If your (simple) programmer for the parallel or serial port is not listed
on the 'interface' tab, here's what to do:
Copy and rename one of the SampleInterfaceXXX.INI in the 'interfaces'
subdirectory (part of the installation package) into another file, for example
With your favorite text editor, load 'your'
definition file and modify it for your needs. There is a section
with the following entries ... some of them optional, only a few are mandatory,
marked with "m"=mandatory:
serial data line from PIC to PC. Example for a simple interface on the serial
signal from programming adapter to PC for an optional "OK"-button.
control line to turn the programming voltage on(H) and off(L). From PC to
PIC. Example for a simple interface:
control line to turn the supply voltage on(H) and off(L). From PC to PIC.
control line to pull the MCLR pin down to ground. As far as I know, only
Microchip's "AN589"-programmer uses this (with PullMclrDown=D4)
control line to connect(H) or disconnect(L) the target. From PC to programming
interface. Usually "!D7".
serial clock output from PC to PIC. Example for a simple interface on the
Definies the interface signal which is used to send serial data
output from PC to PIC. Example for a simple interface on the serial port:
Defines the logic state (not a control signal) of the data output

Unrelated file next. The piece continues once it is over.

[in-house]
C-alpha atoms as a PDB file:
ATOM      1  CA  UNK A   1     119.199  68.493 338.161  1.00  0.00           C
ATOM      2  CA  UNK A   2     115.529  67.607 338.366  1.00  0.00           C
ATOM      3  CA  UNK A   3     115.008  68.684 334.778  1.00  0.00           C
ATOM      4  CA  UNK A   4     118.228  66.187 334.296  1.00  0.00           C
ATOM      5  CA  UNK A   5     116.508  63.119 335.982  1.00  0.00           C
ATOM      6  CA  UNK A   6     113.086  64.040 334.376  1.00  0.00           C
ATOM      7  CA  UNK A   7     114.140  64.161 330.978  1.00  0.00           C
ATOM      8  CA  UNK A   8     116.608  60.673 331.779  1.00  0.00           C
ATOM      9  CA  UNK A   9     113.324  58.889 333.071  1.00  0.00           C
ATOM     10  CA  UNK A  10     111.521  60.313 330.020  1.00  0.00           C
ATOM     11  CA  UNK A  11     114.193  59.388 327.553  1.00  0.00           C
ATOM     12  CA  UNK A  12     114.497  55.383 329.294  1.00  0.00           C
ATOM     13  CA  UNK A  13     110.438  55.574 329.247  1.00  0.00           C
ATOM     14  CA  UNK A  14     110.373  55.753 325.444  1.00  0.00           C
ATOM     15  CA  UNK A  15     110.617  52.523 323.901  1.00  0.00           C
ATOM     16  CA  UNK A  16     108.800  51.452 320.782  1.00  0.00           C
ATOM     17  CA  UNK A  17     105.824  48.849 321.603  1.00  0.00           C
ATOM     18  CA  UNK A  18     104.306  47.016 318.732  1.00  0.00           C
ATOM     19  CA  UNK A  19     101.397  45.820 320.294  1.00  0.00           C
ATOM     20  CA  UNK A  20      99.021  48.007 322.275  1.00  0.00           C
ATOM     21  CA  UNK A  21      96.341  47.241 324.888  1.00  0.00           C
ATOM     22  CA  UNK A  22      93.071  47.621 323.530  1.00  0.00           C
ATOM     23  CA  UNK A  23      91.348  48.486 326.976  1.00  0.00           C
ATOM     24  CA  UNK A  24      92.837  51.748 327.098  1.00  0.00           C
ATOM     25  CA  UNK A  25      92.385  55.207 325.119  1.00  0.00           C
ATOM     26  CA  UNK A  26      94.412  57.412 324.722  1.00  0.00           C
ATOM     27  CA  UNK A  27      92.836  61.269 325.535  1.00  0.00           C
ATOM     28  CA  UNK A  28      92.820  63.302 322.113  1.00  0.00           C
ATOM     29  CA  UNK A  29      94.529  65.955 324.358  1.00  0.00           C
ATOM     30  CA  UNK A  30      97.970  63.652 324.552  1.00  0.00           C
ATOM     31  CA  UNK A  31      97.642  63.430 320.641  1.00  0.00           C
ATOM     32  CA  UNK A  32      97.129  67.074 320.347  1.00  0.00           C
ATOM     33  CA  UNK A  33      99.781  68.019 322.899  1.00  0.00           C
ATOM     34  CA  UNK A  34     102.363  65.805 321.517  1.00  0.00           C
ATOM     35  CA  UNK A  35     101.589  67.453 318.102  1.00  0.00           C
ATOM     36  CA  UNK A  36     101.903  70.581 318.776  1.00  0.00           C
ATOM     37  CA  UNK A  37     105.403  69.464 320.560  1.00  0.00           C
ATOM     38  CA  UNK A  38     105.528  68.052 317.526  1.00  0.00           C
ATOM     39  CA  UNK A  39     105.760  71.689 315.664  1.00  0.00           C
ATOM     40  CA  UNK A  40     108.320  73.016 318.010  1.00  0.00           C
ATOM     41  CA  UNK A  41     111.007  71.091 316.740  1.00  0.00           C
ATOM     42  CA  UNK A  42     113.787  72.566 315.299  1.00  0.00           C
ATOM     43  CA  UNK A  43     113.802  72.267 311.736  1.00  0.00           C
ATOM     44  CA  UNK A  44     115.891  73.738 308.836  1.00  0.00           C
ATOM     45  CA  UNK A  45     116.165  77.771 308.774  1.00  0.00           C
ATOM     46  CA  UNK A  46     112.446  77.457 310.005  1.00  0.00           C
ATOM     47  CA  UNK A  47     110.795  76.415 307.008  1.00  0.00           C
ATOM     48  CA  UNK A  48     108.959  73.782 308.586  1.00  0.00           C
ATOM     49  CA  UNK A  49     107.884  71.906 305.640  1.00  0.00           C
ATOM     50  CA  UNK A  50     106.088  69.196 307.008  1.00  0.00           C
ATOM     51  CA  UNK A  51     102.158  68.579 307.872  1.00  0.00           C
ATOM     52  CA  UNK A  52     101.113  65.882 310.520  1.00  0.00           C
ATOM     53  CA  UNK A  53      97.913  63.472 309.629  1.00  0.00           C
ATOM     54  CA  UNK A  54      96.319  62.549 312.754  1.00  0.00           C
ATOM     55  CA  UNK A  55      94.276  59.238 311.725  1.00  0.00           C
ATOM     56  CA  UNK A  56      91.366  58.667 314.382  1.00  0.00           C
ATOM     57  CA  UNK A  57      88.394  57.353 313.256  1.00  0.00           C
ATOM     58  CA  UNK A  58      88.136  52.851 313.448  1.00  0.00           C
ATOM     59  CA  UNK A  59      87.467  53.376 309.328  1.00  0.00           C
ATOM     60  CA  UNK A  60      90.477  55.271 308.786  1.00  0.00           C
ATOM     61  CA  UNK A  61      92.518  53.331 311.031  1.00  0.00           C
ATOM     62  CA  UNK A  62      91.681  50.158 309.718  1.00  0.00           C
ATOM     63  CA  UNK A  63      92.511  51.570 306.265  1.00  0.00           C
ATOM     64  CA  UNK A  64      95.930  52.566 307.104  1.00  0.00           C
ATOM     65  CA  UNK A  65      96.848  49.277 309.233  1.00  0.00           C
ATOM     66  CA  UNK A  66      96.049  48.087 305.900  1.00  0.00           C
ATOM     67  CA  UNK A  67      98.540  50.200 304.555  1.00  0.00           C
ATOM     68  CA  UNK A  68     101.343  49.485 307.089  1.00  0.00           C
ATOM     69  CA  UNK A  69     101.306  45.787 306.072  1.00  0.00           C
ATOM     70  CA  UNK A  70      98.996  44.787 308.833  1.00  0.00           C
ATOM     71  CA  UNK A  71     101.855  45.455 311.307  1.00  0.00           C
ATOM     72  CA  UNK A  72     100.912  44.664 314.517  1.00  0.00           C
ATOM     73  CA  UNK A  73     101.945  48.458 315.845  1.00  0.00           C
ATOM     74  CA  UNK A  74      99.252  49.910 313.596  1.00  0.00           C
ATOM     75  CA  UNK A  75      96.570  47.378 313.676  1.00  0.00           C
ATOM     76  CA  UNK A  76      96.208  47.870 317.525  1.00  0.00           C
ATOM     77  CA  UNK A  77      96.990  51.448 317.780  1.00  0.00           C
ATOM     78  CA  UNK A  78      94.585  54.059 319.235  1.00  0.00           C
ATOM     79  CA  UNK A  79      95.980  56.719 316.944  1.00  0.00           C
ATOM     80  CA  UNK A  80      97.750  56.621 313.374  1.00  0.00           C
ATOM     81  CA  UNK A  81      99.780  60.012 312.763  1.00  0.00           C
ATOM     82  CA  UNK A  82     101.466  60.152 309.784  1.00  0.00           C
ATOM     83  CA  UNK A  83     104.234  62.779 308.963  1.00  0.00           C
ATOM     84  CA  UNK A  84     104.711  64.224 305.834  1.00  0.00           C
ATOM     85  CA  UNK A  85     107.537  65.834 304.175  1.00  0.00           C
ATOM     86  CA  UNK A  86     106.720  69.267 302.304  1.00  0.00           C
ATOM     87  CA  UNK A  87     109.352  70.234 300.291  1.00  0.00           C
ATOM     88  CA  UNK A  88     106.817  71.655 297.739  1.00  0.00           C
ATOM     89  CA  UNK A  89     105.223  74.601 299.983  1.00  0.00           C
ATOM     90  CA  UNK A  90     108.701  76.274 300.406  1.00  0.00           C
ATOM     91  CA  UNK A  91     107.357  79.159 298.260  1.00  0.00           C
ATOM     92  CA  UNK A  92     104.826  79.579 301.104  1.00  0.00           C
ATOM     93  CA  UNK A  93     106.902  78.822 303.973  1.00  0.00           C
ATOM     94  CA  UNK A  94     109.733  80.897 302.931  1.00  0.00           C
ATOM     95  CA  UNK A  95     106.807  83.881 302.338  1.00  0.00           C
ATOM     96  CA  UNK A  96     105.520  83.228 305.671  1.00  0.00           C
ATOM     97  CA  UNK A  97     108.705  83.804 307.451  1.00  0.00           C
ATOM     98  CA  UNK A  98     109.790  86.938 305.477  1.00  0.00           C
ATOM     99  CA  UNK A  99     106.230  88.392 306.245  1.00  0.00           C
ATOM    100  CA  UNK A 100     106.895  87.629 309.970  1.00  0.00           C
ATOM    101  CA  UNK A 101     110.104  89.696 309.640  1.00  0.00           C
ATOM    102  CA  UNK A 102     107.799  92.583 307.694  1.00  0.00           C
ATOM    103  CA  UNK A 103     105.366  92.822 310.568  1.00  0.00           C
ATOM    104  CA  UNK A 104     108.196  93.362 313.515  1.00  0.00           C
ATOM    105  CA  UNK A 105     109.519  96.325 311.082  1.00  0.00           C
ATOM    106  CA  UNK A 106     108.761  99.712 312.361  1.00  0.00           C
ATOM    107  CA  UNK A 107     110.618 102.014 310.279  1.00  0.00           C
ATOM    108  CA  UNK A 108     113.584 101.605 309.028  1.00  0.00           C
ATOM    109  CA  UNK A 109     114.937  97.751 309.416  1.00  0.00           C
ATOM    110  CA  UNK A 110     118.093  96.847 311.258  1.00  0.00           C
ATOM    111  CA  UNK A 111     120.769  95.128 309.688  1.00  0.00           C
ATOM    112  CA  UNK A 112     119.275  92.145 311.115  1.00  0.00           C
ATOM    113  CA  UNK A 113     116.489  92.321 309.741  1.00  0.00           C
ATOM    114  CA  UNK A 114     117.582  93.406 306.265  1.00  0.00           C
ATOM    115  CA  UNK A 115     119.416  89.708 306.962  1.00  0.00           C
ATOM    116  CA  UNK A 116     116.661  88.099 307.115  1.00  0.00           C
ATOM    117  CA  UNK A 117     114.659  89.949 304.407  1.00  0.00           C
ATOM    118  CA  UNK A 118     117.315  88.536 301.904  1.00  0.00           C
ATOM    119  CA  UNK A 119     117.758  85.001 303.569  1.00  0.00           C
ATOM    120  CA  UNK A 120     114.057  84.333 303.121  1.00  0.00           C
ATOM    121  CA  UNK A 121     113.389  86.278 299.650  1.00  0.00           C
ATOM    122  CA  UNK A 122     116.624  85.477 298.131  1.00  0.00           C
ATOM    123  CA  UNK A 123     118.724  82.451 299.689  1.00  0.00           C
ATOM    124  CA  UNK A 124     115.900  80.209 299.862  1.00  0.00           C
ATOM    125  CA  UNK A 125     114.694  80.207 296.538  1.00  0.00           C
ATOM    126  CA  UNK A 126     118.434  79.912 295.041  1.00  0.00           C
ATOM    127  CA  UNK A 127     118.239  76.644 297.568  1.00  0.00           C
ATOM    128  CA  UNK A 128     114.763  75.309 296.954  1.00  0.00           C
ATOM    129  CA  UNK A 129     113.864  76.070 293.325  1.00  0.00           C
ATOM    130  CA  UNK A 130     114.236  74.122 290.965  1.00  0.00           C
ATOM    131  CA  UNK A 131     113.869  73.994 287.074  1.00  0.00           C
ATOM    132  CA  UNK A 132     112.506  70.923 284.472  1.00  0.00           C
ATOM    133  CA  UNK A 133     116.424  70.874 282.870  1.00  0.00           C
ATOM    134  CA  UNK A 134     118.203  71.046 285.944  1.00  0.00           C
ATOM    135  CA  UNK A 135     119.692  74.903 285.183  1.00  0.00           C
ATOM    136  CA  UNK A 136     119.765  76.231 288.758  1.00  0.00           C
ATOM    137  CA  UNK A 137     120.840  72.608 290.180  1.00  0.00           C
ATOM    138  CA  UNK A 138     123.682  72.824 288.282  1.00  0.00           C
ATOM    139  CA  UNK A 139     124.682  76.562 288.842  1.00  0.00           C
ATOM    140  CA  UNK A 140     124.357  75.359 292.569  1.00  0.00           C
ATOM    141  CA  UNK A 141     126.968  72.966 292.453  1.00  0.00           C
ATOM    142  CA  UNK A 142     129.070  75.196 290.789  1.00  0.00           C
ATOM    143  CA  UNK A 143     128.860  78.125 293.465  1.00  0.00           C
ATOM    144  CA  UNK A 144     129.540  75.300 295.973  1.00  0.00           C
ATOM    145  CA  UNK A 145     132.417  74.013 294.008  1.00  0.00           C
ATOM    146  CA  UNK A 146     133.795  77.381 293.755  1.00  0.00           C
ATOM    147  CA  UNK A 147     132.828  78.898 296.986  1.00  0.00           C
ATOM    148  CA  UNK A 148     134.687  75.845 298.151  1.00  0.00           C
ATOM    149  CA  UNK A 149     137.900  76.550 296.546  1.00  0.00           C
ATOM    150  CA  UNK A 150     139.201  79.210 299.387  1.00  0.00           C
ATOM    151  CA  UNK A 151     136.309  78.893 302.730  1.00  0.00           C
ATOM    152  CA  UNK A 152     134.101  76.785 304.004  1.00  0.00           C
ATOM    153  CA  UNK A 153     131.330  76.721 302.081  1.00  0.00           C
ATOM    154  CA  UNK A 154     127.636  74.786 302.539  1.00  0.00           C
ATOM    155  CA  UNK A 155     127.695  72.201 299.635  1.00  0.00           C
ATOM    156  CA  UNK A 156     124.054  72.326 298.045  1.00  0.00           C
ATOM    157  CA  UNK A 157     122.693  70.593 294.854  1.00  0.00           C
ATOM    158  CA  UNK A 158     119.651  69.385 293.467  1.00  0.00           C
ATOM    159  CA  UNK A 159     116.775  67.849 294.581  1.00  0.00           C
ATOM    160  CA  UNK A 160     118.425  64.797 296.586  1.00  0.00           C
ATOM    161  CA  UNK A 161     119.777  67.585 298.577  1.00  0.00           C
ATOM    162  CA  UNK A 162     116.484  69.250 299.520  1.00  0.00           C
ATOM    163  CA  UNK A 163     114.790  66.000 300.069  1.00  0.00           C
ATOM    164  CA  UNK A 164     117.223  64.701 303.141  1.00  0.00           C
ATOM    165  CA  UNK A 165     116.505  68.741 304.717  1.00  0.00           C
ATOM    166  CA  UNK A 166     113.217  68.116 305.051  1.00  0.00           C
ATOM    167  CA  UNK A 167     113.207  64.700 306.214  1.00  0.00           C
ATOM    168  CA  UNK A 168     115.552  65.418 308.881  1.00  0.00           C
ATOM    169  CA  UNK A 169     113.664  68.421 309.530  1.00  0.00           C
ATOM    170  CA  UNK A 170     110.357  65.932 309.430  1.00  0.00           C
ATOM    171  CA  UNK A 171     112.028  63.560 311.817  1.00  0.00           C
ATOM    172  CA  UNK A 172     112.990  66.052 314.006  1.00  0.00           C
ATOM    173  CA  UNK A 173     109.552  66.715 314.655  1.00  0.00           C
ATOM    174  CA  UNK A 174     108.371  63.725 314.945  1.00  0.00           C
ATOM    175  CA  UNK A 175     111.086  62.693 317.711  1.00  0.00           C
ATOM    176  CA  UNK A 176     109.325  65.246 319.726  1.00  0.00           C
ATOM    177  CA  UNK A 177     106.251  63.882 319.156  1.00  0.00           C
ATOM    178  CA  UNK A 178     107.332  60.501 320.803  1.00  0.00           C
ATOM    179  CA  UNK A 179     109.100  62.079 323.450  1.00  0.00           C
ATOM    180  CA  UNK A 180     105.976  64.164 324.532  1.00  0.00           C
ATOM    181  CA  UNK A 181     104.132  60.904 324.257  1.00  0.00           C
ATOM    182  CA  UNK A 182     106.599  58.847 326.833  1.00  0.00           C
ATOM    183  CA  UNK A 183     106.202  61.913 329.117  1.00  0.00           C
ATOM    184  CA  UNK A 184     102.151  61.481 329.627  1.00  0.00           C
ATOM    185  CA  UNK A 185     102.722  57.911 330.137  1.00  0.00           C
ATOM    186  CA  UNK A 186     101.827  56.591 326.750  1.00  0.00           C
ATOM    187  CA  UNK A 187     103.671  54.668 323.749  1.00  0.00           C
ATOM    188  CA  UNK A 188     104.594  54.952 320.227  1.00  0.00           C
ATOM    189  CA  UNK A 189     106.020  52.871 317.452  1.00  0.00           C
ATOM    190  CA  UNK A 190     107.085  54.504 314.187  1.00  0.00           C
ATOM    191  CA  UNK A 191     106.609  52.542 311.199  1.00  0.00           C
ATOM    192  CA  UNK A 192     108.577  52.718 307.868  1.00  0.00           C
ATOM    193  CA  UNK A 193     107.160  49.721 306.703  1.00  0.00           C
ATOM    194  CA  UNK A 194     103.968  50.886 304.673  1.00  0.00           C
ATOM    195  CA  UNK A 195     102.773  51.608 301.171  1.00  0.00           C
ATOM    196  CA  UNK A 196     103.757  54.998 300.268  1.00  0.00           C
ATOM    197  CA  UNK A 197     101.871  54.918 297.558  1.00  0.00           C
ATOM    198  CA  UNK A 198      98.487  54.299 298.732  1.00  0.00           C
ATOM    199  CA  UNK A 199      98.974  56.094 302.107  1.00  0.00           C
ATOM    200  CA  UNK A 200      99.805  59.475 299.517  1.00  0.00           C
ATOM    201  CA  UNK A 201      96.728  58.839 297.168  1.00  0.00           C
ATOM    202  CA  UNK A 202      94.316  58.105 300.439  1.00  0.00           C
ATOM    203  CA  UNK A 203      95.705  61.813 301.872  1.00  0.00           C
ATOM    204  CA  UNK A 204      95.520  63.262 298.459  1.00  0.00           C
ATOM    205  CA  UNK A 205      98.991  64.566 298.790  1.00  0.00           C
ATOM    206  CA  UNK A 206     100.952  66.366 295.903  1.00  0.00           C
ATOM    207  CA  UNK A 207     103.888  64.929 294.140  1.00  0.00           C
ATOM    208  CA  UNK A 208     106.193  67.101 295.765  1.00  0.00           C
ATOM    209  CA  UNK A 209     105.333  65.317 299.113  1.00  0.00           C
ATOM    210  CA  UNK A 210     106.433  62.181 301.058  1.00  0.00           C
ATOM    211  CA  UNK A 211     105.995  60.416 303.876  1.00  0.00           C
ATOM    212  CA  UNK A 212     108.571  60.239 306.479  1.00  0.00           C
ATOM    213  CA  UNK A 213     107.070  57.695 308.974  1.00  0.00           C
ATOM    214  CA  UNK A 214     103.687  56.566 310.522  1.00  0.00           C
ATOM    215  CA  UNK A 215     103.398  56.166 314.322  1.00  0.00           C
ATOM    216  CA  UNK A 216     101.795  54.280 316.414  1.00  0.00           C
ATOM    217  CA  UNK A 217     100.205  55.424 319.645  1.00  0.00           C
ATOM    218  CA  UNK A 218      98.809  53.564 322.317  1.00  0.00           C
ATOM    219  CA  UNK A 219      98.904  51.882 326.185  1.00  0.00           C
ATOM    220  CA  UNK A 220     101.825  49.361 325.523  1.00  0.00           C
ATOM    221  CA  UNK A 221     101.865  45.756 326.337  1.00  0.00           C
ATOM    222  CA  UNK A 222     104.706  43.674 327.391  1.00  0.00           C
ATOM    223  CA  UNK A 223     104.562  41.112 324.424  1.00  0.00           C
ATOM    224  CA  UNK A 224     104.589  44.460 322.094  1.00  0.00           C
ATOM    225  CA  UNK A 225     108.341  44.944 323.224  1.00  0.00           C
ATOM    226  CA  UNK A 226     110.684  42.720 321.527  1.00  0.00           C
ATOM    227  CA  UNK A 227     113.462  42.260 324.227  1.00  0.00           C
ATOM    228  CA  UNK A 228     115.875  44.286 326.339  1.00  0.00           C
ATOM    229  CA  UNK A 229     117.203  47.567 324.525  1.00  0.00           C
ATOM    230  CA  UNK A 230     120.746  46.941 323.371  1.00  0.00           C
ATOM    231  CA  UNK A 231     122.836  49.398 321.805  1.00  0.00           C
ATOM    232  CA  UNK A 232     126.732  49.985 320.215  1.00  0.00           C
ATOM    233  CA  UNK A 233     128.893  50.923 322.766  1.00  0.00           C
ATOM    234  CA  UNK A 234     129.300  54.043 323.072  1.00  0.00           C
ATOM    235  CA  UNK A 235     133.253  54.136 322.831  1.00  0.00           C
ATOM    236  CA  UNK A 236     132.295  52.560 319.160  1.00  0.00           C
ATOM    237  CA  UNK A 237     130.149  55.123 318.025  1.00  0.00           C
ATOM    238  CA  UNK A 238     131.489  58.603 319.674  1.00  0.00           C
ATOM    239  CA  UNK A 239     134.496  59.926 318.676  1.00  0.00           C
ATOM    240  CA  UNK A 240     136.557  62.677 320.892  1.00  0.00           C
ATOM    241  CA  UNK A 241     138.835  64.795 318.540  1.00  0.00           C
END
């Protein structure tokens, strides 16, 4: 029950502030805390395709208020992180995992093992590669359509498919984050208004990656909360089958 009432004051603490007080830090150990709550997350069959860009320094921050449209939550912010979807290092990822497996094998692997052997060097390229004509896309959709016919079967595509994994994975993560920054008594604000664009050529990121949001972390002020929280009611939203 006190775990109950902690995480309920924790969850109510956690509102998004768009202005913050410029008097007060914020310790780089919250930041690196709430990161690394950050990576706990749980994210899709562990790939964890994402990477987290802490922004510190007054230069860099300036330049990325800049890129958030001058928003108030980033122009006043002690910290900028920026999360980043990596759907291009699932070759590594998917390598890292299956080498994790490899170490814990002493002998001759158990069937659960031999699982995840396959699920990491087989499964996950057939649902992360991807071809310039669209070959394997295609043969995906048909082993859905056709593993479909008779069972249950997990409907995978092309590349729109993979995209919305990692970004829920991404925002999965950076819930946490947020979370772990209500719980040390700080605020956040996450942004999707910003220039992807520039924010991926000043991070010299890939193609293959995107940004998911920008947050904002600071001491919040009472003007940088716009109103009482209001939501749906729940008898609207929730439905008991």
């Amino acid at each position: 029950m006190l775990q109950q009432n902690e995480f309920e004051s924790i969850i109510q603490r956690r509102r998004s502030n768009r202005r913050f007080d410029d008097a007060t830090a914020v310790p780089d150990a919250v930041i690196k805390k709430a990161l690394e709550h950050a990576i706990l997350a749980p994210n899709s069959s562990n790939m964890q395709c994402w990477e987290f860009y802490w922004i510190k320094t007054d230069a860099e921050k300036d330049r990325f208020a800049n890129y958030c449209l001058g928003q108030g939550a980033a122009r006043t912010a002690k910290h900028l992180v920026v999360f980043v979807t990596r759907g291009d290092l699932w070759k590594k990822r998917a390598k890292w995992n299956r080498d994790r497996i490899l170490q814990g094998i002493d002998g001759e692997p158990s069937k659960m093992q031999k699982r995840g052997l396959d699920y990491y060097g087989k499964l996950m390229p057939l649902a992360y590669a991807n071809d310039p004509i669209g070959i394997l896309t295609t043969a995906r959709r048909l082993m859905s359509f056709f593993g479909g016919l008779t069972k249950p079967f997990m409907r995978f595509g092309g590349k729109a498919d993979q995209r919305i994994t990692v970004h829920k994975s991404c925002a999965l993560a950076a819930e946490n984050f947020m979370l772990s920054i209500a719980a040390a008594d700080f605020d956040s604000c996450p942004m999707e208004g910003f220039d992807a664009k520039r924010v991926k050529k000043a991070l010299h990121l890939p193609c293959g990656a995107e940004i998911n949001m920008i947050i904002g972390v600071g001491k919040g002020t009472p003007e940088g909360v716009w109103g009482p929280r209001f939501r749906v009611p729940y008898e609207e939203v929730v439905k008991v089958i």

line while reading. For most interfaces, the data output must be set to a
logic "1" by the programmer, so the PIC can pull the serial output low (because
most interfaces use an NPN-transistor or open collector output stage, and
a pullup resistor connected to Vdd). For interfaces with a tristate output,
the level of the serial ouput line while reading doesn't matter (use "OutEnable"
to define the control line for the tristate driver in that case). Example
for a simple interface on the serial port:
Tristate buffer control for the serial clock output. As far as I know, the
only interface which uses this is the original Microchip "AN589" programmer.
"H" level means output enabled (from PC to PIC), "L" means output disabled
(high impedance). Example for a simple interface:
Tristate buffer control for the data output. As far as I know, the only interface
which uses this is the original Microchip "AN589" programmer. "H" level means
output enabled (from PC to PIC), "L" means output disabled (high
Optional output from the PC to a red LED on the programmer, signalling "error
state" after programming.
Optional output from the PC to a green LED on the programmer, signalling
"success" after programming.
The function token in the definition file is followed by a "="
character, and a symbolic definition for the control signal which
is used. This can be any of the centronics data lines, inverted (LOW-active)
or not inverted (HIGH-active). "Active" must be seen from the target's point
of view. If -for example- there is an inverter between the serial data output
on centronics D0 and the PIC's "RB7" pin, the definition line must be
"The serial data output is connected to D0, inverted" (the '!' character
to invert something is "C"-style)
These names can be used for control lines on the centronics port ("LPT1"